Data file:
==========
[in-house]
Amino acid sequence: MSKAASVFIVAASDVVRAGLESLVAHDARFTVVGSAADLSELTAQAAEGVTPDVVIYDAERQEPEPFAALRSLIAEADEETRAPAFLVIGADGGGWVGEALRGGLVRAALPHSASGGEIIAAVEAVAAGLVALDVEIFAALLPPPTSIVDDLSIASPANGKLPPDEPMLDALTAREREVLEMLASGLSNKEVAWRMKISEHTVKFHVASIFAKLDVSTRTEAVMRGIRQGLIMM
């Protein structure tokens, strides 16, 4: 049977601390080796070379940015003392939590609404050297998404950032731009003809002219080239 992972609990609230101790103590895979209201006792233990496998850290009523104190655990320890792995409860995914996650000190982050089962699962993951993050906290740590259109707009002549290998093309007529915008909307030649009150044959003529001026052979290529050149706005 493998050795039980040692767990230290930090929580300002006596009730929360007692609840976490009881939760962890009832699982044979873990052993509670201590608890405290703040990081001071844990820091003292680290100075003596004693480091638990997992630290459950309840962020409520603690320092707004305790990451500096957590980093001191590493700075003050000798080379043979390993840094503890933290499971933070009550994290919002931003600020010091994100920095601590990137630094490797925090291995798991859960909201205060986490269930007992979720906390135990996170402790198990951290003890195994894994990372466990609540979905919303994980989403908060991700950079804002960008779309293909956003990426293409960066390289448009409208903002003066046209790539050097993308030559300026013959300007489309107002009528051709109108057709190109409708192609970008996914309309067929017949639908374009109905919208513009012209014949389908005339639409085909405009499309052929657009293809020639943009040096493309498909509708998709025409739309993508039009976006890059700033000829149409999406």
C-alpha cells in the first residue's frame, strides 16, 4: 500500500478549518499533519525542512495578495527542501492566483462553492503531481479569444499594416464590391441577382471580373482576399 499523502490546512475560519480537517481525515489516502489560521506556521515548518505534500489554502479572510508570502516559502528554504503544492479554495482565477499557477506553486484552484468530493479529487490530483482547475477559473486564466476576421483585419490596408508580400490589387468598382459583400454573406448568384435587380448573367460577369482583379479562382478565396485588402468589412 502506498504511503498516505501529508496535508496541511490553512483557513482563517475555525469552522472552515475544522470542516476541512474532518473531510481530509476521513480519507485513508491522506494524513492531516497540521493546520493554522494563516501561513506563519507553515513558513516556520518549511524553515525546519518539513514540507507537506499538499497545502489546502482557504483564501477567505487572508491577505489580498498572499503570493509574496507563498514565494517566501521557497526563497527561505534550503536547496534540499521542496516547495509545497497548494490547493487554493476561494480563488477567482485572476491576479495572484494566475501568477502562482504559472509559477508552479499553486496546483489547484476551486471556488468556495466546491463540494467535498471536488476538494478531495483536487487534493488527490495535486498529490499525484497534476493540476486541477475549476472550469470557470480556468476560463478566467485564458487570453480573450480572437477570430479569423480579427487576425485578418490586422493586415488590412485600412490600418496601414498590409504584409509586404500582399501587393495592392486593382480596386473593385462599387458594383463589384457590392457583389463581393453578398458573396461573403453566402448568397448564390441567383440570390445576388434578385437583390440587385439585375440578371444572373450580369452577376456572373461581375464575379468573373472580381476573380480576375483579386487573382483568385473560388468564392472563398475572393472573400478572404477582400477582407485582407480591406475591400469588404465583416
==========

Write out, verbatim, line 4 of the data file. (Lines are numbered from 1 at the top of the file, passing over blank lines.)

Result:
C-alpha cells in the first residue's frame, strides 16, 4: 500500500478549518499533519525542512495578495527542501492566483462553492503531481479569444499594416464590391441577382471580373482576399 499523502490546512475560519480537517481525515489516502489560521506556521515548518505534500489554502479572510508570502516559502528554504503544492479554495482565477499557477506553486484552484468530493479529487490530483482547475477559473486564466476576421483585419490596408508580400490589387468598382459583400454573406448568384435587380448573367460577369482583379479562382478565396485588402468589412 502506498504511503498516505501529508496535508496541511490553512483557513482563517475555525469552522472552515475544522470542516476541512474532518473531510481530509476521513480519507485513508491522506494524513492531516497540521493546520493554522494563516501561513506563519507553515513558513516556520518549511524553515525546519518539513514540507507537506499538499497545502489546502482557504483564501477567505487572508491577505489580498498572499503570493509574496507563498514565494517566501521557497526563497527561505534550503536547496534540499521542496516547495509545497497548494490547493487554493476561494480563488477567482485572476491576479495572484494566475501568477502562482504559472509559477508552479499553486496546483489547484476551486471556488468556495466546491463540494467535498471536488476538494478531495483536487487534493488527490495535486498529490499525484497534476493540476486541477475549476472550469470557470480556468476560463478566467485564458487570453480573450480572437477570430479569423480579427487576425485578418490586422493586415488590412485600412490600418496601414498590409504584409509586404500582399501587393495592392486593382480596386473593385462599387458594383463589384457590392457583389463581393453578398458573396461573403453566402448568397448564390441567383440570390445576388434578385437583390440587385439585375440578371444572373450580369452577376456572373461581375464575379468573373472580381476573380480576375483579386487573382483568385473560388468564392472563398475572393472573400478572404477582400477582407485582407480591406475591400469588404465583416